Yes, Peter Dixon has great recipes, but you listed pH points in yours and some exotic cultures -so I was wondering where you got them.
I am with Brian too. I think the SR3 is perfect for this. I would consider mixing it with some geo or cheese yeast. I wouldn't use PLA for this one. PLA is too specific aromatically and doesn't really smell like Taleggio. I also think it may be slow to develop at the low temperature in which you are supposed to age the Taleggio.
I would like to comment conceptual about altering formulas.
Protein-to-fat ratio is really important in developing texture and flavor. Generally, cheese recipes are designed to enable the development curve of texture and the development curve of flavor to eventually meet up in sync at some coordinated end point when the cheese matures. The breakdown of fatty acids (lipolisys) creates flavor. Breakdown of proteins (proteolysis) develops texture. If you disrupt the balance between those (oh, say ...by adding cream and tripling the amount of fat), your cheese will render fundamentally different. Cream doesn't make the cheese creamy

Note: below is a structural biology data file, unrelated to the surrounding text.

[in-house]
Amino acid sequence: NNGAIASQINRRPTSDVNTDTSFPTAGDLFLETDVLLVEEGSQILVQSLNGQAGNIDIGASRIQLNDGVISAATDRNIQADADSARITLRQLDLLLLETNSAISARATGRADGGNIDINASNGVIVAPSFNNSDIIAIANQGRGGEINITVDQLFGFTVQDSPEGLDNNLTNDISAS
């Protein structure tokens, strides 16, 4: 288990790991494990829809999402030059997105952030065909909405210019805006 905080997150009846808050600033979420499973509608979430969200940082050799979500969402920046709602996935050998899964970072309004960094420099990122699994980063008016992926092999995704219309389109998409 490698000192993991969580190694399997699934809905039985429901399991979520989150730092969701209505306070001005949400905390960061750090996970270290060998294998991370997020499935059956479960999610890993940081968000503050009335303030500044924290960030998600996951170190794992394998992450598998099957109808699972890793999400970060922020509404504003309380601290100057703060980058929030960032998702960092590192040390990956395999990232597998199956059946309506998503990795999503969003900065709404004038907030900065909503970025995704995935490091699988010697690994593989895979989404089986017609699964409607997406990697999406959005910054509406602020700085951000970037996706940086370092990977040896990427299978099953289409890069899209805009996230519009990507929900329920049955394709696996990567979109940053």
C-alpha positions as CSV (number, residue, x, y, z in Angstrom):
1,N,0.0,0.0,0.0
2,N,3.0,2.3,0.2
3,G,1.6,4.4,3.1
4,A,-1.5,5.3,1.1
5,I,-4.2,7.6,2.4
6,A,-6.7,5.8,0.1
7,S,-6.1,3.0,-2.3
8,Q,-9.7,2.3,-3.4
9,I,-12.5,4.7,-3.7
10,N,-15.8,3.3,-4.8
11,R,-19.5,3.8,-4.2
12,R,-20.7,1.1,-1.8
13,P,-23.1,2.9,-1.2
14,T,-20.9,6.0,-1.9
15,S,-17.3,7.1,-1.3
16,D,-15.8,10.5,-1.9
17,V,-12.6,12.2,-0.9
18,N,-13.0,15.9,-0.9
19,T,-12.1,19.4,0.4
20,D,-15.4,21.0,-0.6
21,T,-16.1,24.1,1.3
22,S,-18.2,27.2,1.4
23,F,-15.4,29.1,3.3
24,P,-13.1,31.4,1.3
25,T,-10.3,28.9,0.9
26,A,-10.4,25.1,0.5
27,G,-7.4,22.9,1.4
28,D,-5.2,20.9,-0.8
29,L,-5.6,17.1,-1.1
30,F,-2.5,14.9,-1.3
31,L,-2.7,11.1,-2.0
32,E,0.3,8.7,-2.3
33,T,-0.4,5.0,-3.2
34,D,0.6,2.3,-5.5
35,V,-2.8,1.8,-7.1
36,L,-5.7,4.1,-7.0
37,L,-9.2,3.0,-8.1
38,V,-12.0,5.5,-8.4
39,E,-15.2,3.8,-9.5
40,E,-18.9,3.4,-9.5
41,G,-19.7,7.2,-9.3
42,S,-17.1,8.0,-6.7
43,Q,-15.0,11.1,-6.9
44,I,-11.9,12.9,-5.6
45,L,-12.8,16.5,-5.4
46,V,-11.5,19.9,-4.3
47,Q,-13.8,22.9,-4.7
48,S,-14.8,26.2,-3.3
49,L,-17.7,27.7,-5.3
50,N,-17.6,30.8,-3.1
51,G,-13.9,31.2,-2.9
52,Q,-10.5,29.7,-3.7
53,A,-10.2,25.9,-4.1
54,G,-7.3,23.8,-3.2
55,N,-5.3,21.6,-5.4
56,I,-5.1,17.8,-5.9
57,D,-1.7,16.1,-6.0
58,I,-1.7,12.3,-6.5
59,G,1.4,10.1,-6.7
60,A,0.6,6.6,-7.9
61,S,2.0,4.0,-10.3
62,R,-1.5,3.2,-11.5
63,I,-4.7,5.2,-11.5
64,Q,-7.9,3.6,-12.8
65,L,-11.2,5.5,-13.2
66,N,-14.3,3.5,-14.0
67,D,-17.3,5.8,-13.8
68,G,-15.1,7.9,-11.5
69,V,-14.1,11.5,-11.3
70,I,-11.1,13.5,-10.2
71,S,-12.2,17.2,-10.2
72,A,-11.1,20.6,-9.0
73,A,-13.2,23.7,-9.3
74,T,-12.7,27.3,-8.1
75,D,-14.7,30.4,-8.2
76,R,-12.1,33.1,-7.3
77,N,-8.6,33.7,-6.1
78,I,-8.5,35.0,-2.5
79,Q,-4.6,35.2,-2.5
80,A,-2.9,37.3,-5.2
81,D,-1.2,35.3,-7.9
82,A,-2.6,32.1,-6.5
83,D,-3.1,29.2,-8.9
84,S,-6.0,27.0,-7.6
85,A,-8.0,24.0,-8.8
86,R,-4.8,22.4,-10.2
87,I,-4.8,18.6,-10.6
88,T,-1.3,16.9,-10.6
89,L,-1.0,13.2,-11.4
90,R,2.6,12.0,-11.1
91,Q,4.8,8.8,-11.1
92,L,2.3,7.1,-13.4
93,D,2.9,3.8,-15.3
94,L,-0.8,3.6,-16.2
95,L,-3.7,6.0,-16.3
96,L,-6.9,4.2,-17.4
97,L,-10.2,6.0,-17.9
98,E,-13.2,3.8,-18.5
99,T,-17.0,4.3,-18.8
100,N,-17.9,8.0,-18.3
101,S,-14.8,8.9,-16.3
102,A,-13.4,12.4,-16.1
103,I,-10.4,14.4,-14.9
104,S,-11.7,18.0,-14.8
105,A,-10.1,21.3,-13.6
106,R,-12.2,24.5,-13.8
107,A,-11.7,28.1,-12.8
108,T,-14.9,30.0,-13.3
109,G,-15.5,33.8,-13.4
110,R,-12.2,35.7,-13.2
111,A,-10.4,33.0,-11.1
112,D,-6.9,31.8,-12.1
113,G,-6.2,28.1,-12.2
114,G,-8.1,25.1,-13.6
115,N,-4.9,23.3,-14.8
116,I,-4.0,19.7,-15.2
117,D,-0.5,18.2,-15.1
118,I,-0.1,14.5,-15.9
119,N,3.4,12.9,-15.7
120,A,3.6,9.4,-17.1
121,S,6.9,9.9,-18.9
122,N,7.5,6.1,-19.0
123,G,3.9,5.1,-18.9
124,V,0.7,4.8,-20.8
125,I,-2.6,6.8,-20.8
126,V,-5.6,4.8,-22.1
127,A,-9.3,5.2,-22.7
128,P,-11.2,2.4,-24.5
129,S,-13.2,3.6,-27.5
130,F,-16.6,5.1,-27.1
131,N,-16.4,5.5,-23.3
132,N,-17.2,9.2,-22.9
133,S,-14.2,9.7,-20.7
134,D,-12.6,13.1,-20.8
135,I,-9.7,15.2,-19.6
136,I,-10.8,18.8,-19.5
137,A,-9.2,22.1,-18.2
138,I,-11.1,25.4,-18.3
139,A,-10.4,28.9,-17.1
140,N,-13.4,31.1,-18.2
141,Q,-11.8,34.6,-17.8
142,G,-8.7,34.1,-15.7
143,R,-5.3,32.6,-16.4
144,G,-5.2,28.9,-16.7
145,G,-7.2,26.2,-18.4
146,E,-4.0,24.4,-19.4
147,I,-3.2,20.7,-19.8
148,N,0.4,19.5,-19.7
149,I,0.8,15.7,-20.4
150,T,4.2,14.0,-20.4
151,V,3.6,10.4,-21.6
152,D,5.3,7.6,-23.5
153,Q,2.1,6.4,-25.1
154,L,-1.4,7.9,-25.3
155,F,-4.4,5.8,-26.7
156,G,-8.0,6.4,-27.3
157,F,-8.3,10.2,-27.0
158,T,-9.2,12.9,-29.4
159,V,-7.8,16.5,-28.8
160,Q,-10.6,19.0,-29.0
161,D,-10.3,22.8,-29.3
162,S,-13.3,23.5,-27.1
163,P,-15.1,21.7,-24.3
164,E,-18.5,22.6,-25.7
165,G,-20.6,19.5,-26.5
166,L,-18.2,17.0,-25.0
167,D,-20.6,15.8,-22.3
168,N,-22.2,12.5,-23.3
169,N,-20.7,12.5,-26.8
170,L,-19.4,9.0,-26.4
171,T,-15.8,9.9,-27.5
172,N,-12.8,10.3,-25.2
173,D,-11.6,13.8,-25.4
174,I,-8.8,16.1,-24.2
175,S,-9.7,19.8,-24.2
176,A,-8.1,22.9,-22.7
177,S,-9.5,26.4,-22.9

, it makes it sharper and softer. Creaminess and suppleness are derived from proteins and the lactic bacteria. Easy to remember when planning a cheese:
FAT = FLAVOR PROTEIN = PASTE (or, PÂTÉ)
And so, if you want to get Taleggio, I suggest to stick with the recipe. Use milk without cream. If you are looking for creamier cheese (and in my opinion classic Telaggio is plenty creamy, you don't want to feel like you are eating salted butter), you can play with the cultures to achieve that.
One thing I can't understand; if you have access to raw milk -why would you mix it with supermarket milk? It's like squeezing fresh oranges right into a cup of Sunny Delight!
As far as the formula goes, use 1/8th tsp TA50 per your 1 gallon batch. If it's 100% raw milk and very fresh, you can take it down to 1/16 tsp.